I guess that the question is quite self-explanatory. I am hoping to invest in a solar panel soon, but I am a little worried about it getting inefficient once government subsidies run out and the generated energy is not obligatorily paid-off by governments anymore. Any other suggestions to cope with the peaks? Heating water in a tank for instance?

  • Welcome to Sustainable Living! I'm not sure I understand what you are asking. You want to charge your electric car with the energy that you've generated with a solar panel?
    – THelper
    Commented Mar 5, 2014 at 13:24
  • 1
    It is a great problem these days that during sunny times of the day, the generated energy is bigger than the one which is actually needed in electric grids, so there is an energetic overload, which cannot easily be compensated by the grid as "battery"- and saving-technology is not advanced enough yet. Therefore, I was thinking about combining it with a "flexible battery" in the form of an electric car. So, to answer your question: yes!
    – T-Saurus
    Commented Mar 5, 2014 at 13:27
  • 1
    Thanks for the clarification. Perhaps you could rephrase your question title to something like this: "How efficient is it to use an electric car as storage for the energetic overload generated by solar panels during sun hours?"
    – THelper
    Commented Mar 5, 2014 at 13:32
  • Very good point. No reputation, yet. Otherwise, +1 for you ;)
    – T-Saurus
    Commented Mar 5, 2014 at 13:34
  • One problem with using an electric car to store residential solar power is that the car is typically not home during the peak solar generating period. There have been some proposals to let utilities use power from plugged in electric vehicles on a large scale to help smooth demand.
    – Johnny
    Commented Mar 6, 2014 at 1:21

1 Answer 1


I think this is best answered as two questions.

  1. How efficient is it to use a battery as storage when excess electricity is generated by solar panels?

  2. What are the advantages and disadvantages of using an electric car's battery for this purpose?

I'll take a stab at both, but there are probably others around who can answer each one better.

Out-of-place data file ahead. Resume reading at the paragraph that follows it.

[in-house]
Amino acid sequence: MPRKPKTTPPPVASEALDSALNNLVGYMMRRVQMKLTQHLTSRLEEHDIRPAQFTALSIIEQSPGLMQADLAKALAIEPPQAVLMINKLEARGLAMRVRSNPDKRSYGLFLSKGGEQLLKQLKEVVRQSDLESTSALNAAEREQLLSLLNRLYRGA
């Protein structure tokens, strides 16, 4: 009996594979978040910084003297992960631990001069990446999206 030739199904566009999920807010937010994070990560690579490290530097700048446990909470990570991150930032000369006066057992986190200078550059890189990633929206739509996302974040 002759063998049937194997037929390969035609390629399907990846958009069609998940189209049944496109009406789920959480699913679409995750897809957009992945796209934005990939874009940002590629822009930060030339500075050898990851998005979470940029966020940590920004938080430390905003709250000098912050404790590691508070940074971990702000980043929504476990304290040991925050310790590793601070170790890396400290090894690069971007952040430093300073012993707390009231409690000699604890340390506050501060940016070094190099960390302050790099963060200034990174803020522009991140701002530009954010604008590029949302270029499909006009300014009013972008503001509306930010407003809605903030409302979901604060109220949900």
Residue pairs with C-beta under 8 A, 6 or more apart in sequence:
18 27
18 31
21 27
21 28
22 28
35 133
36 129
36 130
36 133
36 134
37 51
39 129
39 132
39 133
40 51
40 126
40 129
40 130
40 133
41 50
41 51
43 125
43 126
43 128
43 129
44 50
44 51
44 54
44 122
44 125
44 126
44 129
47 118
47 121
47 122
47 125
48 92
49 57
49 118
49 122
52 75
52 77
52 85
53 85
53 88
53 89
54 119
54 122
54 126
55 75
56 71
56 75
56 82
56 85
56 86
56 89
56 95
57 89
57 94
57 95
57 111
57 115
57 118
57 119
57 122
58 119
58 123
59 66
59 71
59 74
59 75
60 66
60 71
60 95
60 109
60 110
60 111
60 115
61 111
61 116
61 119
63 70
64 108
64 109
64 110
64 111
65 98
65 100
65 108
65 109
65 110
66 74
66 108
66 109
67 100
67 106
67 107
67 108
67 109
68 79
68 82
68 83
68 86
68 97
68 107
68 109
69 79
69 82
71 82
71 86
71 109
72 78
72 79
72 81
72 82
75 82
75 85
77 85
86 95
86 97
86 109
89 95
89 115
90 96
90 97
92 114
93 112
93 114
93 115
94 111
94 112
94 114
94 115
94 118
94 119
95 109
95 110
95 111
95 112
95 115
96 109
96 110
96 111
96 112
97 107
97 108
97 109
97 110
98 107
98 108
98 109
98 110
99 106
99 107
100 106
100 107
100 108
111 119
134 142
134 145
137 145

Question 1: whether it's worth using a battery

Good modern batteries have a round-trip efficiency of 85-90%[1]. Average grid losses in the UK are in the region of 7%, although it is not clear that this figure is applicable for distributed generation - possibly it should be lower. From a pure efficient-use-of-electricity perspective, then, it will nearly always be better to export energy to the grid to be used than to store it locally[2].

However, you have asked about a future where feedin tarrifs and the like no longer apply, so presumably you are interested in what makes economic rather than purely energetic sense. In this case yes, it makes sense to store excess energy locally and use it later. Whether it is best to do this with a battery or to use the energy to heat water depends a lot on your circumstances, and in particular on your need for heat. A well-insulated water tank probably has a higher round-trip efficiency, at least over moderate timescales, and large capacities will certainly be more affordable than with batteries, but you lose flexibility in what the energy can be used for.

Question 2: Whether an electric car is a good way to provide this battery

This is a "solution" beloved of many, simply because if there is a large takeup of electric cars there will be high-capacity batteries plugged into many homes for a large proportion of the time. Advantages:

  • Assuming that you need a new car, and that an electric one will suit your needs, then the marginal cost of an electric car over a ICE car is probably less than the cost of buying the equivalent batteries and associated electronics separately.

  • No installation is required.